In a statement of response, Boston Scientific criticized this study, saying that the data did not come from patients randomized to DES or BMS devices. It said that, instead, the study tracked patients from a national database and that the DES-implanted patients were sicker.

The Swedish researchers tried to correct for this difference, and some outside researchers have said the result is worrisome.

Gregg Stone, a professor of medicine at Columbia University (New York) and the author of an analysis of Boston Scientific's stent data published in the NEJM, said he is worried that doctors have pulled back too much from using DES, in even off-label uses. "I do believe it's going down too much," said Stone.

In a perspective piece in the NEJM, William Maisel, MD, of Beth Israel Deaconess Hospital (Boston) and the chair of the December FDA advisory panel meeting on DES, writes that in the Swedish registry stent selection "was not randomized among registry patients, so the observed differences may be due to confounding factors such as physician bias in stent preference. Thus, current data are inadequate for assessment of the relative benefit of off-label use of drug-eluting stents as compared with either bare-metal stents or coronary-artery bypass surgery."

"The Swedish registry data are provocative, but far from definitive," said Donald Baim, MD, chief medical and scientific officer for Boston Scientific in the company's response to the Swedish study. "The raw data showed no increase in death or heart attack for drug-eluting stents, and a small increase was suggested only after statistical adjustment was performed in an effort to correct for the significantly greater number of high-risk patients in the drug-eluting stent group. In addition, the counting of adverse events was restarted beyond the first six months, after drug-eluting stents have already provided their greatest benefit."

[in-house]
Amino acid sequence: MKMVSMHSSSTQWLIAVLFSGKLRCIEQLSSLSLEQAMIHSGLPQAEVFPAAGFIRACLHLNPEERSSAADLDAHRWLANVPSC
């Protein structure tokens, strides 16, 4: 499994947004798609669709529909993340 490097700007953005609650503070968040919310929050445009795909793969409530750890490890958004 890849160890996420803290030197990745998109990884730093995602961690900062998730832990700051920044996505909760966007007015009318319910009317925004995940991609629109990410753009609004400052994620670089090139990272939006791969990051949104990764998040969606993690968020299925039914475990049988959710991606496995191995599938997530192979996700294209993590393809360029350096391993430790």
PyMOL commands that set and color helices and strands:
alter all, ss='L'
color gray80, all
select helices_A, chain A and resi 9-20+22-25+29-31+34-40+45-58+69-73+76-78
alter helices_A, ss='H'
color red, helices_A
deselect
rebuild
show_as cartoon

In a podcast that accompanied the journal articles, Steven Nissen, MD, a cardiologist at the Cleveland Clinic Foundation (Cleveland) and current president of the American College of Cardiology (Washington), presented an opposing view, saying that the Swedish study suggests that bigger clinical trials comparing the two types of stents are greatly needed

"If the Swedes are right, we will regret putting [DES] into individuals," Nissen said.

The ultimate question here is clear: Will publication of these data and commentaries in the NEJM alter the DES market?

In an audio conference sponsored by Medical Device Daily yesterday on "Unblocking the Truth About Coronary Stents," Deepak Bhatt, MD, associate director of the Cleveland Clinic Cardiovascular Coordinating Center (Cleveland), said he doesn't believe this latest data released by the journal will greatly alter physician practice.

"They're all well-done studies, but they all, in a sense, are reaching different conclusions, depending on how you're interpreting them," said Bhatt.

He suggested, however, that this latest batch of data will continue to focus attention on the questions surrounding DES.

"I don't think the issue is going to go away either," he said.

Bhatt said that the negative data over the past several months has somewhat impacted the utilization of DES, but only by about 5%-10% over the peak of DES use that he characterized as being "in the 90-plus-percent range."